by Bill Dufrane –
In the fast paced ever- changing world of todays stock market you need a quick way to analyze and graph the movement from day to day, month to month or year to year. Stock indexes such as the Dow Jones Industrial Average and Standard and Poors 500 give you a tool to do just that.
But what exactly is a stock market index? A stock market index is a listing of a group of stocks, and a number to go with them. The number that goes with them is used to track trends in the market, going up or down when the market does. In general the stocks have something in common, such as trading on the same exchange, or belonging to the same industry. The Indexes can be classified in a wide variety of ways. The most widely quoted Index in the world, the Dow Jones Industrial Average, is a broad based index designed to reflect the stock market as a whole and give an idea of investor sentiment on the state of the economy.
1. How Are Indexes Calculated?
Different Indexes are calculated in different ways and it is important for stock investors and traders to understand how the index they are using is calculated because the calculation method has a large impact on results. You need to know what is being measured and how. The Dow Jones Industrial Average, for instance, was originally just that. In the beginning, when there were no calculators or computers, and calculations needed to be done quickly and by hand, there were 12 stocks in the Dow Jones Index, that were counted up and then divided by 12. The results were expressed as points. Now, with computers the norm, the index is calculated differently.
Most stock indexes such as Standard & Poor’s 500 Index and the NASDAQ Composite Index are weighted and give more weight to larger companies. These are capitalization – weighted indexes (Capitalization is the total market value of any outstanding shares of a companies stock.) These indexes are not valid indicators of the price of the average stock in the index. Since there should be more investors in the larger companies they do give us an idea of price levels in an average investors holdings.
The Dow Jones Industrial Average, however is NOT capitalization- weighted. It is price weighted, giving more importance to higher priced stock then lower priced ones. The Dow Jones Industrial Average now includes 30 stocks. It is calculated by adding together the price of those stocks and then using a divisor. The Dow average is quoted in points and not dollars.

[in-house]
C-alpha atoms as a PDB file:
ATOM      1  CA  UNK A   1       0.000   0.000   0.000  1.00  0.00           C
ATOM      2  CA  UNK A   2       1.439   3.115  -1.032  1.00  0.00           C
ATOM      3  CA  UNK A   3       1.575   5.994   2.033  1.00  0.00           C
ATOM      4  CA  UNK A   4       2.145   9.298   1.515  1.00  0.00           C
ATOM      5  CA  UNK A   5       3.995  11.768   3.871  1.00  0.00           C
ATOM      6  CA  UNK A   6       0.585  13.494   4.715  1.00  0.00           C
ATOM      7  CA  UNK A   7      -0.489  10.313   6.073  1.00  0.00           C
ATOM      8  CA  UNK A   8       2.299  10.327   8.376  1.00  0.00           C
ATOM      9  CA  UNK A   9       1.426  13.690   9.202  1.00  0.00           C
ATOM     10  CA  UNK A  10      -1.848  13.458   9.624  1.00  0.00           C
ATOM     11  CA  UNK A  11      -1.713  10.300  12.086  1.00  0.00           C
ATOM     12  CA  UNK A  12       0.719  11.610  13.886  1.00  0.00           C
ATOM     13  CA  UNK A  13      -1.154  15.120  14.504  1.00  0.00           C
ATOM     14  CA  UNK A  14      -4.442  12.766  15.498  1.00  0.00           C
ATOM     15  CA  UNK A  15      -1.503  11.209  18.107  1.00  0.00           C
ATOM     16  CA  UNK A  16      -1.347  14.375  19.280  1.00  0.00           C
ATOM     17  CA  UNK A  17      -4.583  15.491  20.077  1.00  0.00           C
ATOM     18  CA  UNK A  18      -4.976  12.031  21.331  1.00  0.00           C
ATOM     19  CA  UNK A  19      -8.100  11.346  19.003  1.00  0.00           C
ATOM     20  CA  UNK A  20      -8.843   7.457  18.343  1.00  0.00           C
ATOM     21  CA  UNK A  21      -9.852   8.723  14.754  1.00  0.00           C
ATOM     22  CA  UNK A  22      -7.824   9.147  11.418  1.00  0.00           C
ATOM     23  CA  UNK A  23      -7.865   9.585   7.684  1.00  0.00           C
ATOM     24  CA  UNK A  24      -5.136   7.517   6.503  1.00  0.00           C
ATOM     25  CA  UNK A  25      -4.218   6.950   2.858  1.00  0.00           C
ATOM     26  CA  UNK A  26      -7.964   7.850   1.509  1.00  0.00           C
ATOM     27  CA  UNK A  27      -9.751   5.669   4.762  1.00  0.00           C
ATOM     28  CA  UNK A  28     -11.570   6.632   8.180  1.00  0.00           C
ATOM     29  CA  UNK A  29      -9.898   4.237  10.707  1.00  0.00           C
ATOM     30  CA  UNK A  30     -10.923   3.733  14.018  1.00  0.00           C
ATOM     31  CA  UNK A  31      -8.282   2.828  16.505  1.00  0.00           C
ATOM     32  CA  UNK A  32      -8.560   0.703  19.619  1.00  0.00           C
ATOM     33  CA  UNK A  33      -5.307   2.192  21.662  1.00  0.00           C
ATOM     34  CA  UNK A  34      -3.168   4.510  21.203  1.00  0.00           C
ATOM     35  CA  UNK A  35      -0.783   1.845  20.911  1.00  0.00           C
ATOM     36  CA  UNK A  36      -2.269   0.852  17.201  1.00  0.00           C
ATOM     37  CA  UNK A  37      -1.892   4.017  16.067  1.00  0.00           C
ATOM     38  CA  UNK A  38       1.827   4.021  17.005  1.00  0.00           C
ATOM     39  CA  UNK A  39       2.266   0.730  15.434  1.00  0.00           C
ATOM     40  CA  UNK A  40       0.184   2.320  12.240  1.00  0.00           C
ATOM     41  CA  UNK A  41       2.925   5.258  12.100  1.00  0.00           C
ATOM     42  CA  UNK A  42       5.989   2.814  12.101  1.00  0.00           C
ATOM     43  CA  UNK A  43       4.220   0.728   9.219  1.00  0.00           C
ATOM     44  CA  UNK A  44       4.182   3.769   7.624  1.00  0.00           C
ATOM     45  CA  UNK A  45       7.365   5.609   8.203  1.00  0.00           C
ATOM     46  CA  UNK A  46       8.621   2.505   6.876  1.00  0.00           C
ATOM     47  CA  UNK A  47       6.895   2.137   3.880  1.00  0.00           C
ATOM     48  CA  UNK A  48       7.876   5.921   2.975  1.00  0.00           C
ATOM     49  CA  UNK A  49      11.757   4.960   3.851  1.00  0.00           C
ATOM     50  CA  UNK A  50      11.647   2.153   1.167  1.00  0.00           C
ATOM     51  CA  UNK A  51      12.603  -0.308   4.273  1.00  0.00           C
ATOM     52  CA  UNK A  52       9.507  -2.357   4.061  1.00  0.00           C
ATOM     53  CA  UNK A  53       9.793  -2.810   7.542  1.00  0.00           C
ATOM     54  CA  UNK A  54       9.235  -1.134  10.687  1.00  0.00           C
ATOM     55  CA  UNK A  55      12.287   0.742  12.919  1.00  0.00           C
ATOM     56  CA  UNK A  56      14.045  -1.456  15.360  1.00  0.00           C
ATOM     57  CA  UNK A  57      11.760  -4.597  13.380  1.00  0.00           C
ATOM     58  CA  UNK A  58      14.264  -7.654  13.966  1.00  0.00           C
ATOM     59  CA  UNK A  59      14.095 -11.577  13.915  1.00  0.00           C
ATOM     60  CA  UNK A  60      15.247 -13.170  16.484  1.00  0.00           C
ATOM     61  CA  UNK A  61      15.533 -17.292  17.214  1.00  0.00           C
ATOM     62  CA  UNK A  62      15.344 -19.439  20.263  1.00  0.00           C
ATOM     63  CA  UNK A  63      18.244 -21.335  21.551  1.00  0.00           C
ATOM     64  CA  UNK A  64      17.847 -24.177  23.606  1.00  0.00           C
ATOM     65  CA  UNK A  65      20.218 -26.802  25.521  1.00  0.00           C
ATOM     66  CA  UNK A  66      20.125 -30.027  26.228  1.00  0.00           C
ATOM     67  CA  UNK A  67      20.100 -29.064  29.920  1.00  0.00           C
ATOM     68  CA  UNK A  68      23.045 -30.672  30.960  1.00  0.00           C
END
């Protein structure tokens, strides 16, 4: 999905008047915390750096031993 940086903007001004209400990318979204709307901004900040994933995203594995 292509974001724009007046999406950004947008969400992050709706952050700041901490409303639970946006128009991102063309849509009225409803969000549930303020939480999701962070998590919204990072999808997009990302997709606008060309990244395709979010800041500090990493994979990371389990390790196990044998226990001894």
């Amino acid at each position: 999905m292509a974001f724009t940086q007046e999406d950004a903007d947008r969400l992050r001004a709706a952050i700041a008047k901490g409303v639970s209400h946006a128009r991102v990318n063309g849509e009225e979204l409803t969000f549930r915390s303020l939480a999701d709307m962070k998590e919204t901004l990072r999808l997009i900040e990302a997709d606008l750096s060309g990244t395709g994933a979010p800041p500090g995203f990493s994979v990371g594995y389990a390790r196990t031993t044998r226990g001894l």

2. Types of Indexes
The most widely quoted indexes are the broad based indexes, that attempt to represent the movement of an entire stock market. They normally include the largest companies on the nations largest stock exchange. Standard and Poors 500 (S+P 500 index) and the Japanese Nikkei 225, as well as the Dow Jones industrial average, are examples of this type of index.
More specialized sorts of indexes are indexes like Morgan Stanleys Biotech, that consists of 36 American biotech firms, or NEMAs EIS (National Electrical Manufacturers Associations Electroindustry Stock Index) that tracks Electroindustry stocks.
Indexes that track companies of a certain size or a certain type of management are also fairly common.
3. Socially Responsible Indexes or Sri Indexes
Another specialized index type are those for Socially Responsible Investing indices that include only those companies satisfying ecological or other social criteria. Often called SRI or Socially Responsible Indexes, SRI indexes allow investors to watch stocks according to their beliefs and performance on Social issues, and may exclude companies such as arms or tobacco companies. They include The Calvert Group, Domini, the Dow Jones Sustainability Index, and the FTSE4Good indices
With so many ways of grouping stock it is often difficult to choose that index, if any, are the ones you should follow. Deciding what you want to track and how you want to track it is important. Make sure you pick the indexes that are right for your investment strategy, and easily understandable for you.
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